In Vietnam, Masan Consumer recognized the opportunity in branded table sauce and moved quickly. Its research showed that the local company had an edge over any foreign players: Consumers' strong local taste preferences protected the category from aggressive competition by multinationals.
2. Develop a winning concept and business model that spells out an entry strategy, with a clear path to profitability
Repeat winners understand what consumers need and what they'll pay for products that fill the need. They look at key success factors to determine what would make the proposition profitable. They make reasonable assumptions about how much it would cost to modify the format, how fast they could ramp up volume to break even, what kind of distribution is required and how much promotion would cost.
3. Localize products, price, placement and promotions With a working economic model in hand for a new category, successful companies then fine-tune it for a local market by focusing on the key success factors.
Products. When Danone launched its Mizone electrolyte sports drink targeted at consumers who needed to rehydrate, it chose to offer the drink only in a 500-millileter bottle – but in multiple flavors.
Price. Petra gained significant ground in Indonesia by pricing its compound chocolate bars at 500 Indonesian rupiah, the traditional coin given to students for after-school treats.
Placement. Pocari Sweat’s strategy called for initially distributing the drink only to modern retailers to reach middle- and upper-income shoppers. It also placed the electrolyte drink in hospitals and schools and promoted for its health benefits.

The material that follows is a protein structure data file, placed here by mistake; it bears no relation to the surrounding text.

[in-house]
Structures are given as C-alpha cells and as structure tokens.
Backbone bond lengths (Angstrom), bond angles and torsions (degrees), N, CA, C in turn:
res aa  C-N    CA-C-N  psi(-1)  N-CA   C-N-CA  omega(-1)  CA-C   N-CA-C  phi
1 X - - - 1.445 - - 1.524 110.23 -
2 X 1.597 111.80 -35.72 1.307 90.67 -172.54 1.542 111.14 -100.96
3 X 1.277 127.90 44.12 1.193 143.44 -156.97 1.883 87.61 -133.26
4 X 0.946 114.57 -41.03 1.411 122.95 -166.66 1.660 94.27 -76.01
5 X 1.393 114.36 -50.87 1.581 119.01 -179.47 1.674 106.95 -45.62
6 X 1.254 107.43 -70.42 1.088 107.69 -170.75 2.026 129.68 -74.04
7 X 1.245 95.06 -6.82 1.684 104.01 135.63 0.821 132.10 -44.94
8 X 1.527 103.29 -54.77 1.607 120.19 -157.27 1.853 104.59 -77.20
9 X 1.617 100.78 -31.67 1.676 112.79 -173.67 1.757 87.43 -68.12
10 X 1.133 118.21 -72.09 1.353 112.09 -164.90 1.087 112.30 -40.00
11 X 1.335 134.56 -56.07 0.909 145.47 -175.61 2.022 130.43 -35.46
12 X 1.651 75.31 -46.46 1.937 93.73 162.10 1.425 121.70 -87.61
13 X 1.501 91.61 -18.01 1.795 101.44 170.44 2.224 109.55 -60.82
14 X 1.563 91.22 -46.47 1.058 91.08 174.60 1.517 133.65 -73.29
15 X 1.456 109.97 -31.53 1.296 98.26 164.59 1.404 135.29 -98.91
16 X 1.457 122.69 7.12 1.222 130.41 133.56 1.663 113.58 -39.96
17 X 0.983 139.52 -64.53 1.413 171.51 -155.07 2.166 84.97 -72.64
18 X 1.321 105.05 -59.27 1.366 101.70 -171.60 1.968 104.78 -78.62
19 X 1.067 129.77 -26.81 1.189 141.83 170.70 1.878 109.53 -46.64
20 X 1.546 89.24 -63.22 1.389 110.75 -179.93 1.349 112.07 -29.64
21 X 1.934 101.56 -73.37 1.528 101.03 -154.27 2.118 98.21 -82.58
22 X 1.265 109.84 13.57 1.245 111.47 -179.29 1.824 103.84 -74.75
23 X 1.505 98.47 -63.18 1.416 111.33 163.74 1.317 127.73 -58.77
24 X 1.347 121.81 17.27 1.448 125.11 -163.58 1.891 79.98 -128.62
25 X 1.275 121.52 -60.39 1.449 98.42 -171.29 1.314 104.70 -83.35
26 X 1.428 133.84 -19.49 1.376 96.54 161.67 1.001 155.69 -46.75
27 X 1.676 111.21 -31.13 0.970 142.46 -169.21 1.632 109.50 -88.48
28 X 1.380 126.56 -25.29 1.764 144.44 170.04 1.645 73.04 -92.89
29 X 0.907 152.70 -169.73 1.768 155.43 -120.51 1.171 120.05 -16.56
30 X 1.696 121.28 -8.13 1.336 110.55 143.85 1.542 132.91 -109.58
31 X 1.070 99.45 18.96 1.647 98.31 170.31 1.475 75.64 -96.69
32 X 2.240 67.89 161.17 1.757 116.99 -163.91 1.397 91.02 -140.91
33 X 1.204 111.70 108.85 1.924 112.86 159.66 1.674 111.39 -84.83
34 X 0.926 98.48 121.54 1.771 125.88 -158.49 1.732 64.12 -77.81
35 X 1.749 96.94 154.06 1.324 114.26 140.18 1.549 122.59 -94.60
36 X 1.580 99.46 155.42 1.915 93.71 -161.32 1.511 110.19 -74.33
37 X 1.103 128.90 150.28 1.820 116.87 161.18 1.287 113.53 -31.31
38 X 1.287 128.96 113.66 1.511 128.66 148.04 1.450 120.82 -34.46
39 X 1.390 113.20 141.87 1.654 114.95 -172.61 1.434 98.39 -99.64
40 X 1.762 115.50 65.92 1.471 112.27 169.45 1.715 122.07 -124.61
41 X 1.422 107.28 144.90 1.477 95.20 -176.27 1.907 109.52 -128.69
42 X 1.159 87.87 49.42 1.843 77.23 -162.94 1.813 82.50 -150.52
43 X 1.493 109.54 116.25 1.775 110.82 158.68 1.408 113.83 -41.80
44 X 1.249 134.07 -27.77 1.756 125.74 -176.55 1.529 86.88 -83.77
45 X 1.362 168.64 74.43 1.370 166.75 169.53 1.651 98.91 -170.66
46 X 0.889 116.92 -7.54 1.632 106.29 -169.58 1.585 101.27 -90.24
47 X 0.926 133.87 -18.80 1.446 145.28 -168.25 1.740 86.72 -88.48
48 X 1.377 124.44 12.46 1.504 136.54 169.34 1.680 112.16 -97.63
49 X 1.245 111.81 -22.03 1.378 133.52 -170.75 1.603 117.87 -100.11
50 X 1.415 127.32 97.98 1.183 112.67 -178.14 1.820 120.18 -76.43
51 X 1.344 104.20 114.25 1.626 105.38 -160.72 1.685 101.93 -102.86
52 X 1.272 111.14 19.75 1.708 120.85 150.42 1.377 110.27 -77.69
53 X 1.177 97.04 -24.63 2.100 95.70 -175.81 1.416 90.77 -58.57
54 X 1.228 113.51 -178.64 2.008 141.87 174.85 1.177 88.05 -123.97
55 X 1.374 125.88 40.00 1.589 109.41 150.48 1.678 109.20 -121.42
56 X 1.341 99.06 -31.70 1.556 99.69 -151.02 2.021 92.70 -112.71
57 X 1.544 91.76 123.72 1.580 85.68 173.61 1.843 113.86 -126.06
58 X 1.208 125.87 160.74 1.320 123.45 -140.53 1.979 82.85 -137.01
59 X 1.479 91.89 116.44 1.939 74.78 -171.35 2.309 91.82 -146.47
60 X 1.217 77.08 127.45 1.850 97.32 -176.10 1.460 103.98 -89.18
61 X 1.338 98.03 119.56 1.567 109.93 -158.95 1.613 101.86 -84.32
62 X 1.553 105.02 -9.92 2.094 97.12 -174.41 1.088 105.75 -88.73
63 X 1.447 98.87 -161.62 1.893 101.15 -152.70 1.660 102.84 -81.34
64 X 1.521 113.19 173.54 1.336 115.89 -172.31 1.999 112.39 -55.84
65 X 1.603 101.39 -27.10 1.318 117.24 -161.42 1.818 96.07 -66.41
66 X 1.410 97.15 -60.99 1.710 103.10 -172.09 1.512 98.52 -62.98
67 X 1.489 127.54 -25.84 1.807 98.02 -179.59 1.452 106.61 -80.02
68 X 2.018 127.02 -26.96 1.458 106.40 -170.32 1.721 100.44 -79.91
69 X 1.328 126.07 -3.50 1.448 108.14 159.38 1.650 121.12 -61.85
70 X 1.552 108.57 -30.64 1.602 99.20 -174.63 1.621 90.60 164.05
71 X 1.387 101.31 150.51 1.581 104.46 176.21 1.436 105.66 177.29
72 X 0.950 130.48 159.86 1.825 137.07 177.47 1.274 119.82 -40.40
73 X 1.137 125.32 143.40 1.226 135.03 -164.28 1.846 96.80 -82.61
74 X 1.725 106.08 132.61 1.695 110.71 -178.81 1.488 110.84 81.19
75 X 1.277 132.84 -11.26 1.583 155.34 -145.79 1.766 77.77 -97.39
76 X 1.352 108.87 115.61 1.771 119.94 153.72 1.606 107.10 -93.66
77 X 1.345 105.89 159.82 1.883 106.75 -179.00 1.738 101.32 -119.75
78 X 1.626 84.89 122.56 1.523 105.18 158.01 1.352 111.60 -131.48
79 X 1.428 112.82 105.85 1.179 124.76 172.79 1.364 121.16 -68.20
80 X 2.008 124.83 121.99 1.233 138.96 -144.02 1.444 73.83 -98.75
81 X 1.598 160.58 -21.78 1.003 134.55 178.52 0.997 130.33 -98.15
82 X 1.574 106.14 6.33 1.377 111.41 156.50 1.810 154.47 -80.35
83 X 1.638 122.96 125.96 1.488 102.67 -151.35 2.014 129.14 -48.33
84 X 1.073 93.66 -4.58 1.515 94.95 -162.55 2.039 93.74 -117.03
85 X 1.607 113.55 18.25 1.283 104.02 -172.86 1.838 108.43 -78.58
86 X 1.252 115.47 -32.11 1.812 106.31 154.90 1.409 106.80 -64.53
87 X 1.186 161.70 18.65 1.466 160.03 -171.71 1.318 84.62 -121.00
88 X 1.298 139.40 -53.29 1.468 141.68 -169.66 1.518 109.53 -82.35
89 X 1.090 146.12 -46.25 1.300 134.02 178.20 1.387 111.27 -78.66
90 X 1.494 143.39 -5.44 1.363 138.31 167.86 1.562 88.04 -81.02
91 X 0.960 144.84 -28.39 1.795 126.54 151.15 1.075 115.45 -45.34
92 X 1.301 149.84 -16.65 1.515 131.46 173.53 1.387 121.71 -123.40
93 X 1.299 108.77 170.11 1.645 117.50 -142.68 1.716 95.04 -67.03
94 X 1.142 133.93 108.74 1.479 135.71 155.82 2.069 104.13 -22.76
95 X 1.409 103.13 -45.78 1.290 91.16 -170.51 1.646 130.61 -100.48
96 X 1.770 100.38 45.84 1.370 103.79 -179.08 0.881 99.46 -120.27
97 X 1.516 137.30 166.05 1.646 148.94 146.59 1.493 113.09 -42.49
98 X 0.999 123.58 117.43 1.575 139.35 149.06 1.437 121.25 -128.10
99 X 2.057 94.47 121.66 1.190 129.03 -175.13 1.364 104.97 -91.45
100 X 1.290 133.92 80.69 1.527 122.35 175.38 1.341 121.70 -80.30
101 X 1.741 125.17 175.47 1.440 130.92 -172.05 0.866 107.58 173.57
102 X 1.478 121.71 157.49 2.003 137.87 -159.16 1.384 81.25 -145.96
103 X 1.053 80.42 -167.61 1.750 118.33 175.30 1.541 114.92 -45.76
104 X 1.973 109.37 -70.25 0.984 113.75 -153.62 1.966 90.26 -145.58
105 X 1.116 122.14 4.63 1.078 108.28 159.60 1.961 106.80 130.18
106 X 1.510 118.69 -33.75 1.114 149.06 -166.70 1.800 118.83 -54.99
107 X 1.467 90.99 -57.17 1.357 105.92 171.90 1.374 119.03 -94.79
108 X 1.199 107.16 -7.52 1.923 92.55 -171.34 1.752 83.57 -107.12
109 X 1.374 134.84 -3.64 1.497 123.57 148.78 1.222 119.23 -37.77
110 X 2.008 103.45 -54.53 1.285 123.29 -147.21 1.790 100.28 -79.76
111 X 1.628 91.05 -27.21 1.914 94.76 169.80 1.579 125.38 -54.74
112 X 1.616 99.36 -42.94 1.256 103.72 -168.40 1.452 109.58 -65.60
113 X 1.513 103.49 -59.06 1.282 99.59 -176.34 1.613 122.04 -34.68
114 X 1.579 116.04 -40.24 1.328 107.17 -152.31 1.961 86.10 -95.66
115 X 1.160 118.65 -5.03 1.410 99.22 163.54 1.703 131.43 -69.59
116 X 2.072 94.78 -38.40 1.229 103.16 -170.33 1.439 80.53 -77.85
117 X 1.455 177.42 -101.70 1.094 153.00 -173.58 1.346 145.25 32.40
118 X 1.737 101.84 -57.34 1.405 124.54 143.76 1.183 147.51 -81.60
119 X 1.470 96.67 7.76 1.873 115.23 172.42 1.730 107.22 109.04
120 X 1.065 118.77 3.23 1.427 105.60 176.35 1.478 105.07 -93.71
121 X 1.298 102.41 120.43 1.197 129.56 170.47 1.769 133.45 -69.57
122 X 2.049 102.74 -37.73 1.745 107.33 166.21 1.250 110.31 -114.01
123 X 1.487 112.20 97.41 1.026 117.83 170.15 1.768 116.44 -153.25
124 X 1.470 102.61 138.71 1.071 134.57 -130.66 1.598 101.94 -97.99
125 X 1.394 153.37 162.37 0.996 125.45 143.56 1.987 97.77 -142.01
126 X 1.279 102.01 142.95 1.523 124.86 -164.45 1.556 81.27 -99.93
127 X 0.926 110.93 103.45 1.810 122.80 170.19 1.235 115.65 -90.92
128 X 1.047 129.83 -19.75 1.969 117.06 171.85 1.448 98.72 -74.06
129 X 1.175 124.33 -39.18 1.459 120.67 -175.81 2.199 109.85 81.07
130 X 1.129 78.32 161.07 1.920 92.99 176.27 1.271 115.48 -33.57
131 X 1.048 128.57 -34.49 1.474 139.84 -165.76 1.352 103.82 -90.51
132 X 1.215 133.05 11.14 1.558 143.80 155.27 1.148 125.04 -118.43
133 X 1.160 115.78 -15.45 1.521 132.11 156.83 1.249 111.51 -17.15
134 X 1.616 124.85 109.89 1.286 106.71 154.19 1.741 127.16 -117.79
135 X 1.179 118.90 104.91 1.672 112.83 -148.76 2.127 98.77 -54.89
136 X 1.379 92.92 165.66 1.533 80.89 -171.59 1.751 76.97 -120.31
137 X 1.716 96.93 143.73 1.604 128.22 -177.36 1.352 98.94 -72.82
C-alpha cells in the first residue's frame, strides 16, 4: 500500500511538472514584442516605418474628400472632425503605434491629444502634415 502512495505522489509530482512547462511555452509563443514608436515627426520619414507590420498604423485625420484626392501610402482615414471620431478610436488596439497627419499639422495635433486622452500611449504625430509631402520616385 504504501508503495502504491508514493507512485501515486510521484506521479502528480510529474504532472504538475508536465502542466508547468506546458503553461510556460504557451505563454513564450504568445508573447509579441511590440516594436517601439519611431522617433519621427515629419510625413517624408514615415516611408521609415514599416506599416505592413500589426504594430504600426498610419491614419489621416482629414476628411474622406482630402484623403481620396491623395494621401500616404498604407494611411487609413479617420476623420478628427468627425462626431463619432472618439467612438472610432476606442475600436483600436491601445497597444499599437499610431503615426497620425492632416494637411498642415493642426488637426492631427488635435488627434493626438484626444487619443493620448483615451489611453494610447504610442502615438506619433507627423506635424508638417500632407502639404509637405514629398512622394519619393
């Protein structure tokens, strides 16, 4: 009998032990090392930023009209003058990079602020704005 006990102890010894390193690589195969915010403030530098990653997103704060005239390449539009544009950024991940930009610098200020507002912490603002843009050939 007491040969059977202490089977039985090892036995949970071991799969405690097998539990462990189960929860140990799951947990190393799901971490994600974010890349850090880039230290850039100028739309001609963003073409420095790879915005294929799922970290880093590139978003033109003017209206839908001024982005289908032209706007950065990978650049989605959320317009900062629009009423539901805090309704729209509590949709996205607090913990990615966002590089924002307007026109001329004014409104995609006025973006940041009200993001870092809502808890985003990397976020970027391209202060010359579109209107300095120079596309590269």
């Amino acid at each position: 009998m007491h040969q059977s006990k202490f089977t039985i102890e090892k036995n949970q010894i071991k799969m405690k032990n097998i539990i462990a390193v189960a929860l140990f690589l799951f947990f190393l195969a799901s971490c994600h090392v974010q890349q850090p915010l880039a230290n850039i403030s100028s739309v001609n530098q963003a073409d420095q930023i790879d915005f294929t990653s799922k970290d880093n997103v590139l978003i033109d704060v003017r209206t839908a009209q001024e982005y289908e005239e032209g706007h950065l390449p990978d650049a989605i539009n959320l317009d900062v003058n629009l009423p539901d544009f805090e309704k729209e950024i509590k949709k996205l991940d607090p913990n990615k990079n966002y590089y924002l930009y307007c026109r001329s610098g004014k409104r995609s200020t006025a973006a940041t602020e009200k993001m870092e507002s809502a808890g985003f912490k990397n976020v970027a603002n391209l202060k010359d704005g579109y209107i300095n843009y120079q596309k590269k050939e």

Promotions. Brand leaders design their promotional campaigns to win over priority customers in local markets by paying attention to their needs. For example, New Zealand dairy giant Fonterra differentiated its Anlene brand calcium-enhanced milk formula by positioning it around bone health in key markets across Southeast Asia and China.
4. Assemble the right teams
To execute their strategies, companies need the right team— seasoned sales, marketing and operations professionals capable of quickly ramping up a local launch. To fill talent gaps, repeat category creators often cycle in expert teams with ground-level experience when launching new categories and tailoring them to local markets.
5. Stay the course
Winners understand that creating a new category or subcategory requires patience and can take five or more years to reap a return on their investment.
As consumer goods makers from all corners of the globe focus their attention on developing markets, they're also accepting a new fact of life: As categories consolidate and as consumer incomes rise, sometimes the best new option for growth and profits is to build a new category from scratch.
Mike Booker is a Bain & Company partner based in Singapore and head of the firm’s Consumer Products and Retail practice in Asia-Pacific. Melanie Sanders is a partner based in Melbourne and head of the firm’s Customer Strategy and Marketing practice in Asia-Pacific.